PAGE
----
Objective To use cardiac MRI techniques to assess ventricular function and systemic perfusion in preterm and term newborns, to compare techniques to echocardiographic methods, and to obtain initial reference data.
Design Observational magnetic resonance and echocardiographic imaging study.
Setting Neonatal Unit, Queen Charlotte's and Chelsea Hospital, London, UK.
Patients 108 newborn infants with median birth weight 1627 (580–4140) g, gestation 32 (25–42) weeks.
Results Mean (SD) flow volumes assessed by phase contrast (PC) imaging in 28 stable infants were left ventricular output (LVO) 222 (46), right ventricular output (RVO) 219 (47), superior vena cava (SVC) 95 (27) and descending aorta (DAo) 126 (32) ml/kg/min, with flow being higher at lower gestational age. Limits of agreement for repeated PC assessment of flow were LVO ±50.2, RVO ±55.5, SVC ±20.9 and DAo ±26.2 ml/kg/min. Mean (SD) LVO in 75 stable infants from three-dimensional models were 245 (47) ml/kg/min, with limits of agreement ±58.3 ml/kg/min. Limits of agreement for repeated echocardiographic assessment of LVO were ±108.9 ml/kg/min.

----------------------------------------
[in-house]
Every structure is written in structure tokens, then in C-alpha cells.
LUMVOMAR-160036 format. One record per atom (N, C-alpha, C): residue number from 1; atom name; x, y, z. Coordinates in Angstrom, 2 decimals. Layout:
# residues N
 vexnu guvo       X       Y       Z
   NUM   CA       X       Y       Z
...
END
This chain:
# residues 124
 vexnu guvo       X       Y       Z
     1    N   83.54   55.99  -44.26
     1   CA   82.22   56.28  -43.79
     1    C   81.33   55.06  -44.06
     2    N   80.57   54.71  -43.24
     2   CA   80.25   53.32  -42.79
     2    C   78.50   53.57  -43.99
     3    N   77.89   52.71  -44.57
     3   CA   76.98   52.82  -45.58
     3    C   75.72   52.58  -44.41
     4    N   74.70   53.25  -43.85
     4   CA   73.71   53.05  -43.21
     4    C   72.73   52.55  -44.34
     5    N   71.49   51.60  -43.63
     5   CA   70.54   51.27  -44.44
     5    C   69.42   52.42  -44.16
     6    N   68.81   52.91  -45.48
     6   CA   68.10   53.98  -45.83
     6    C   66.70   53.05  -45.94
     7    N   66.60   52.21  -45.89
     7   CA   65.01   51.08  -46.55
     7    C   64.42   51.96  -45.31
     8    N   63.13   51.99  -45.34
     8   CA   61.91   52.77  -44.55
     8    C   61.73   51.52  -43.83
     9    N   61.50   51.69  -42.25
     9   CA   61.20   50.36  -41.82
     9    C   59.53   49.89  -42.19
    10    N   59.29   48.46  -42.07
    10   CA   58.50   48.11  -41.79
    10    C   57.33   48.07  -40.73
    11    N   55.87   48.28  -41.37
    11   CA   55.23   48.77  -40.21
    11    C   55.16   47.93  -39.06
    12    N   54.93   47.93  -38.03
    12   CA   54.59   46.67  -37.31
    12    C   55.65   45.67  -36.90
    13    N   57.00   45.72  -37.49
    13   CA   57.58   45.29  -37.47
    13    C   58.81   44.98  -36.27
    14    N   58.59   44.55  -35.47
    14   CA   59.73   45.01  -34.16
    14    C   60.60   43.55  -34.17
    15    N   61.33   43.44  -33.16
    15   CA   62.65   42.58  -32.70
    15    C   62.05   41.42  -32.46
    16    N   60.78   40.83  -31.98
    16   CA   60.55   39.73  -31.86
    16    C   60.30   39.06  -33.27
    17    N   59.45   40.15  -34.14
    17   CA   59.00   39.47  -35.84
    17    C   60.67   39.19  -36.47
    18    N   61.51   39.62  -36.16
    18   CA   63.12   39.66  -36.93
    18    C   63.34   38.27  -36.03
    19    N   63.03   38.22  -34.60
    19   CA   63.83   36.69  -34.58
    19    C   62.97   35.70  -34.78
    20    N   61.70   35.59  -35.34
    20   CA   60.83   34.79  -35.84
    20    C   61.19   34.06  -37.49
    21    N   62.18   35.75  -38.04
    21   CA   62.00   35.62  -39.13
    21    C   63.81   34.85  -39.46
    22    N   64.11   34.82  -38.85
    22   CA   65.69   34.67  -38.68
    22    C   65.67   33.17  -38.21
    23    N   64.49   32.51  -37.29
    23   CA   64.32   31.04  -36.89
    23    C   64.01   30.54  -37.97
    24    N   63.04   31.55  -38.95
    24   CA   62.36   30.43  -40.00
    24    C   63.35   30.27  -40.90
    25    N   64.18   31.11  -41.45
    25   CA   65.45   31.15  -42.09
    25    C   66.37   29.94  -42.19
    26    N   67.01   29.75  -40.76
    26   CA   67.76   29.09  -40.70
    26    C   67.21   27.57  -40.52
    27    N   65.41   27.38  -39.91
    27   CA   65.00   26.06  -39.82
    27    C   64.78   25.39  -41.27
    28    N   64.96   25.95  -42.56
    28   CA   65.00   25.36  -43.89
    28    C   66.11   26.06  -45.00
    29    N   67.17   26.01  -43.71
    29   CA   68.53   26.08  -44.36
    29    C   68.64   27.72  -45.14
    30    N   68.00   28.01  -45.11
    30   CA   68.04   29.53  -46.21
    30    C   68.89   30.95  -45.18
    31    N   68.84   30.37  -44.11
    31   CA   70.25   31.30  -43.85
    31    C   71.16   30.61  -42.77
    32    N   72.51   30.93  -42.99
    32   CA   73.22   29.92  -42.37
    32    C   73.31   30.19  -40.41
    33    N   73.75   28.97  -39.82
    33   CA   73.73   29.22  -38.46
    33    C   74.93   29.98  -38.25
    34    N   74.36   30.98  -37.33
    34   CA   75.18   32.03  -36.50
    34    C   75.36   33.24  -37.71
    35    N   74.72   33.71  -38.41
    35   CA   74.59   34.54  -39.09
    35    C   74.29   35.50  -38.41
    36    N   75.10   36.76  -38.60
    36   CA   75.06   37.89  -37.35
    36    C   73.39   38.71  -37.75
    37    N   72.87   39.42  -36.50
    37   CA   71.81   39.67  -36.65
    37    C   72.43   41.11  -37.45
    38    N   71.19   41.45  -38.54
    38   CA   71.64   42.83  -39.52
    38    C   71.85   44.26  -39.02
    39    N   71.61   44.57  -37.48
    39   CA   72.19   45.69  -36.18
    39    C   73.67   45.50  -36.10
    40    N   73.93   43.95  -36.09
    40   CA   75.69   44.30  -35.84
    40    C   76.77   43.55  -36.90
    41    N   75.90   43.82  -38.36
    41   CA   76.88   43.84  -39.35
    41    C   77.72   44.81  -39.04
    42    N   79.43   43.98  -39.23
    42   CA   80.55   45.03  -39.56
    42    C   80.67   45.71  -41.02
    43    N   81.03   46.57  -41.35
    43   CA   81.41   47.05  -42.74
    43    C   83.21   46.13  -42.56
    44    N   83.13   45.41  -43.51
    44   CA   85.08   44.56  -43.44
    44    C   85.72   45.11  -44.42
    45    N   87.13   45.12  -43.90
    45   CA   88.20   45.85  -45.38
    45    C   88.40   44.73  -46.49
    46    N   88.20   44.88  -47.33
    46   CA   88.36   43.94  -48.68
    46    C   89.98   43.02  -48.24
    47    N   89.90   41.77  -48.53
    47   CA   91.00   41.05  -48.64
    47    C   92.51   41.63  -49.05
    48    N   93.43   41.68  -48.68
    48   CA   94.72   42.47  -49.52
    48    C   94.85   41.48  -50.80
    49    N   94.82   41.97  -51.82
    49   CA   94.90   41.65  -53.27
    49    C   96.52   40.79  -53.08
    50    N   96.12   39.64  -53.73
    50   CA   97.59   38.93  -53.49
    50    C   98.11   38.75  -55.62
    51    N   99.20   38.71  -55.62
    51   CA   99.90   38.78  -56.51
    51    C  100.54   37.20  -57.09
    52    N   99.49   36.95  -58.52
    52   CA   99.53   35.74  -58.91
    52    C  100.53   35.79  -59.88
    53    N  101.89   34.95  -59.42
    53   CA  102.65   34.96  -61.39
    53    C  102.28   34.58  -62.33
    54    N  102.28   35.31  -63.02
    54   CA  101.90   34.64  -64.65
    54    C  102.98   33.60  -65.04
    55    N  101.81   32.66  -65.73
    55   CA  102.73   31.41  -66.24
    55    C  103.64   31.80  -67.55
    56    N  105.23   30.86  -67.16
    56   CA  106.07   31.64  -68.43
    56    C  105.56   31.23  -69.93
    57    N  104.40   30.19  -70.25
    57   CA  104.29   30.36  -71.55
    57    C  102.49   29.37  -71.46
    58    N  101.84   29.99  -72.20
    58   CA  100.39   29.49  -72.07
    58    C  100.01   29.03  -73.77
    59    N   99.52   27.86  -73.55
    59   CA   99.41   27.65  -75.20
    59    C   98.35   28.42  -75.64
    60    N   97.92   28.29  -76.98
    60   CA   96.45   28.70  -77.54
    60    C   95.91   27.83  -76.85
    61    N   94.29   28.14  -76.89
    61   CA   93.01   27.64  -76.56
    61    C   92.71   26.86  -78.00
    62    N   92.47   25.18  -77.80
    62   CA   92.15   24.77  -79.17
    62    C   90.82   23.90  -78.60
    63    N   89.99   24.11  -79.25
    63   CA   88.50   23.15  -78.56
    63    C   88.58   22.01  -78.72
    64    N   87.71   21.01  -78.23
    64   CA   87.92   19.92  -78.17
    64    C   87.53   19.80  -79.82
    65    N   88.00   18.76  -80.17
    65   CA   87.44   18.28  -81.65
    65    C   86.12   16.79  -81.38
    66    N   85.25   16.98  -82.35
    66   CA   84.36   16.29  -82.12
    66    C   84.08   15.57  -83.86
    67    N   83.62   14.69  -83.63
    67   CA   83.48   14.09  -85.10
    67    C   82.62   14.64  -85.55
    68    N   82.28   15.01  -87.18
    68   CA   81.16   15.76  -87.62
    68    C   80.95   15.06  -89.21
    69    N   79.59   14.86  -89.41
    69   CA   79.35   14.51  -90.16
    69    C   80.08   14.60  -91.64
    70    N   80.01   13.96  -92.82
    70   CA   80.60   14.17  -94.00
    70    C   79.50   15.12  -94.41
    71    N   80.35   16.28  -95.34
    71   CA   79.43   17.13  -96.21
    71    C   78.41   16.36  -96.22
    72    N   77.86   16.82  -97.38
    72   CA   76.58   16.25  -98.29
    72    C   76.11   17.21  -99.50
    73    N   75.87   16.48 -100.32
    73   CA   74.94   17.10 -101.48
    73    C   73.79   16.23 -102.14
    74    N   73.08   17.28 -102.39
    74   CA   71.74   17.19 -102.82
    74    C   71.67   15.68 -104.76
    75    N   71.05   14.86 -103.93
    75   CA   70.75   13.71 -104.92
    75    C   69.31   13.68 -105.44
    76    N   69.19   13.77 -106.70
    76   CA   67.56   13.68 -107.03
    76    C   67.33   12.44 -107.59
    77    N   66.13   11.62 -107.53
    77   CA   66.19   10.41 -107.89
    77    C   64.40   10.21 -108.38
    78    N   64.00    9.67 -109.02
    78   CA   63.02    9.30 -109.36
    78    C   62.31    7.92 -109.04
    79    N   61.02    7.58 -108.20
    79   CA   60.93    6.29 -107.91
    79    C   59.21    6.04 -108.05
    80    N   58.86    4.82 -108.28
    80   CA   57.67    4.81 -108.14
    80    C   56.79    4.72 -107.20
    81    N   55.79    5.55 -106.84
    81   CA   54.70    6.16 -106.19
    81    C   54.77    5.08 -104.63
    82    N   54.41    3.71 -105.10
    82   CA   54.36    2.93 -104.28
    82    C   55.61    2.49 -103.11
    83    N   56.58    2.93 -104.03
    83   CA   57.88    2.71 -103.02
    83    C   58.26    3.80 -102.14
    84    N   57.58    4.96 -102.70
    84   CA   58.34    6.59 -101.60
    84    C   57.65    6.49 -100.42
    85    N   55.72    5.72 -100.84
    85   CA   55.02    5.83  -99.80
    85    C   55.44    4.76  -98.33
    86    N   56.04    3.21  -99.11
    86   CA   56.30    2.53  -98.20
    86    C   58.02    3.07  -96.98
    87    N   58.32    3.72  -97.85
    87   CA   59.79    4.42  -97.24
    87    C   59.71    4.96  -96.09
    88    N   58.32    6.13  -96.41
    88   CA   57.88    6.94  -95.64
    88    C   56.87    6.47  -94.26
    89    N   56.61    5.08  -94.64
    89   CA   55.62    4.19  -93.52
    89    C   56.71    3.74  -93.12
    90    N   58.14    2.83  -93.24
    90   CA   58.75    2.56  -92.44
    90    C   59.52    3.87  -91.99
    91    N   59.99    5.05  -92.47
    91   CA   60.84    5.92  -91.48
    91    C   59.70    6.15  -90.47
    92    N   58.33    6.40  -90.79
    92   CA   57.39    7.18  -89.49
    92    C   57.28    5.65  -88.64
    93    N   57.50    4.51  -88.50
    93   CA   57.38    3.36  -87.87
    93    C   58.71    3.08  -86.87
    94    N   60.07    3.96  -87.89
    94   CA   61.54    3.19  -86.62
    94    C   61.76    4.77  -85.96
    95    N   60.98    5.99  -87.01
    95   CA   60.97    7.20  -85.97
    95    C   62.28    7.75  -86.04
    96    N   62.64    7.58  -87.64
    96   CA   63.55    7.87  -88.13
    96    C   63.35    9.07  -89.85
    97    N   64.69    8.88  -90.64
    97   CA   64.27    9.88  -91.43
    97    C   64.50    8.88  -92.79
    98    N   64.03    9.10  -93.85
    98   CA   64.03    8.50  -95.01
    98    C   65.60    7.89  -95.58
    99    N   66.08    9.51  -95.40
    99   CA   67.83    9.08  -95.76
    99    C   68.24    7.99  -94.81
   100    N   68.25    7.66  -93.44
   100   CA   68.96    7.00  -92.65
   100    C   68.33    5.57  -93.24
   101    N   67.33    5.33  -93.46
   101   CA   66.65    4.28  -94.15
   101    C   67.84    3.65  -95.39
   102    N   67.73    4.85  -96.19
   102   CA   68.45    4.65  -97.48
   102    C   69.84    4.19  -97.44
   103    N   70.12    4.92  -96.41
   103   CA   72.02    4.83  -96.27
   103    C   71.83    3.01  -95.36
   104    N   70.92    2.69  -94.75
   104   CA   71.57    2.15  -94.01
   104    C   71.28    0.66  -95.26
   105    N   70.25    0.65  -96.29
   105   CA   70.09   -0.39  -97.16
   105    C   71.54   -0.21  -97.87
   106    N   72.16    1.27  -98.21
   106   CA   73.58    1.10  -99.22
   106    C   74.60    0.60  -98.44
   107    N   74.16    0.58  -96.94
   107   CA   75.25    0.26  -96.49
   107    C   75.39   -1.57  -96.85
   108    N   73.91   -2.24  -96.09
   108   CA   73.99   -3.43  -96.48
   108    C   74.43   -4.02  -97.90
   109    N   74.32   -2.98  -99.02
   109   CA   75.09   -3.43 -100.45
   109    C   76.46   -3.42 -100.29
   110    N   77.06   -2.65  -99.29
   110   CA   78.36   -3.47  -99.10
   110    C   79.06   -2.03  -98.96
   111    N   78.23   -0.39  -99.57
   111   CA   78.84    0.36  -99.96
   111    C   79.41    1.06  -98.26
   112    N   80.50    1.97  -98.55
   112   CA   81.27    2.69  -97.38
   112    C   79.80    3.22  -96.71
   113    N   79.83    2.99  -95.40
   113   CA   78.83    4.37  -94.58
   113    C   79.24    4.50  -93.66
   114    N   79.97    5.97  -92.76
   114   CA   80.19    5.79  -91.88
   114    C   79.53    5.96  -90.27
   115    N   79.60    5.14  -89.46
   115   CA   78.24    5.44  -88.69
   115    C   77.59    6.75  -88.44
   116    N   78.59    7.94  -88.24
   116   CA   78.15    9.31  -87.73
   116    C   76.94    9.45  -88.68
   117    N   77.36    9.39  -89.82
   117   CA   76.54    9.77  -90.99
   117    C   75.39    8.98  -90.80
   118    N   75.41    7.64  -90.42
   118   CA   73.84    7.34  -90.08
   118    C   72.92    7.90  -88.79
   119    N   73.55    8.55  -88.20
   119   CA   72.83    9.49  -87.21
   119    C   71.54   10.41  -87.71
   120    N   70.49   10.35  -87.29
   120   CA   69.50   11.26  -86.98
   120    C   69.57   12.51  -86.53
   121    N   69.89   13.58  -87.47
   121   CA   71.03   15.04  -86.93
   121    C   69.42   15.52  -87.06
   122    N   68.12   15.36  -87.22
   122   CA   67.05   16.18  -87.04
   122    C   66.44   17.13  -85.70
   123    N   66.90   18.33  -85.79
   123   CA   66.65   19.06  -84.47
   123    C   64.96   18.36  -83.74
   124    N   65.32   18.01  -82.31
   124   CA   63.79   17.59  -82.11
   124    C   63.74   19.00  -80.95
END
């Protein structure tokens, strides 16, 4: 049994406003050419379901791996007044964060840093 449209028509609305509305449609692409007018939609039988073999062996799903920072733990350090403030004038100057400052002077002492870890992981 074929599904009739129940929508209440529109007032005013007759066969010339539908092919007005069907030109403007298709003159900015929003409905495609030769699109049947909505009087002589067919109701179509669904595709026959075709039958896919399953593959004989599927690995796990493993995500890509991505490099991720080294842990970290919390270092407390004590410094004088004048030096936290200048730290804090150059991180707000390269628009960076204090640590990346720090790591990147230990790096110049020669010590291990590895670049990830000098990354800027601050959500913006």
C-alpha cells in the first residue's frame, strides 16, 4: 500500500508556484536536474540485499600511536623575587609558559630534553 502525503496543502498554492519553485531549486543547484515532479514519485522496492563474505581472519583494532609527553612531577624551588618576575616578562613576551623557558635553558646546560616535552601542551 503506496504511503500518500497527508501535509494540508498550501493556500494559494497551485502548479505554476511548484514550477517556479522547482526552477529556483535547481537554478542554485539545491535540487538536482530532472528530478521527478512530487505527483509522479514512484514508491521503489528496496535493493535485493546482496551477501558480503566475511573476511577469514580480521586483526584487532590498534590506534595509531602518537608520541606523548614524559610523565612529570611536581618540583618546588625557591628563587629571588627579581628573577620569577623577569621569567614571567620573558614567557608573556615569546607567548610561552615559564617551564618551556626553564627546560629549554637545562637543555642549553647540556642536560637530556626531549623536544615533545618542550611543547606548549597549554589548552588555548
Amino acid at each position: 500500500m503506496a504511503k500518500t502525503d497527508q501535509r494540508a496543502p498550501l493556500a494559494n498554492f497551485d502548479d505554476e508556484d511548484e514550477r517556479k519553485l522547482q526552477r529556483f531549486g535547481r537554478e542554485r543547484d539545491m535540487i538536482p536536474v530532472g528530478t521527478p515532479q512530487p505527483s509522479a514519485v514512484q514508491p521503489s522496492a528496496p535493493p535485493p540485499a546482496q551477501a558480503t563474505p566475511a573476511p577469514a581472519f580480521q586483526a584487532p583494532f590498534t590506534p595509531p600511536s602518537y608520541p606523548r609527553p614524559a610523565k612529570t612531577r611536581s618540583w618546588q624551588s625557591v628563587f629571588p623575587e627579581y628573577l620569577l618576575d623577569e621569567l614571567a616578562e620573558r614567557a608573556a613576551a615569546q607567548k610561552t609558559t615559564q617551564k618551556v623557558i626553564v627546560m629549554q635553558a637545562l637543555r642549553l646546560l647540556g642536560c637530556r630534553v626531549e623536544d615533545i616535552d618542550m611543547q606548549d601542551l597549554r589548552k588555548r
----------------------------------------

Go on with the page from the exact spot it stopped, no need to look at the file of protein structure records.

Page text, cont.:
Conclusions Detailed magnetic resonance assessments of cardiac function and systemic perfusion are feasible in newborn infants, and provide more complete data with greater reproducibility than existing echocardiographic methods. Functional cardiac MRI could prove to be a useful research technique to study small numbers of newborn infants in specialist centres; providing insights into the pathophysiology of circulatory failure; acting as an outcome measure in clinical trials of inotropic intervention and so guiding clinical practice in the wider neonatal community.
This paper is freely available online under the BMJ Journals unlocked scheme, see http://adc.bmj.com/info/unlocked.dtl
Statistics from Altmetric.com
Funding This study was supported by the Garfield Weston Foundation, the Medical Research Council, the Wellcome Trust, the Imperial College Comprehensive Biomedical Research Centre and a Dorothy Hodgkins Postgraduate Award (S.U.).
Competing interests RR, JVH and ADE receive investigator-led research support from Philips.
Ethics approval This study was conducted with the approval of the Hammersmith Hospital REC.
Provenance and peer review Not commissioned; externally peer reviewed.
If you wish to reuse any or all of this article please use the link below which will take you to the Copyright Clearance Center’s RightsLink service. You will be able to get a quick price and instant permission to reuse the content in many different ways.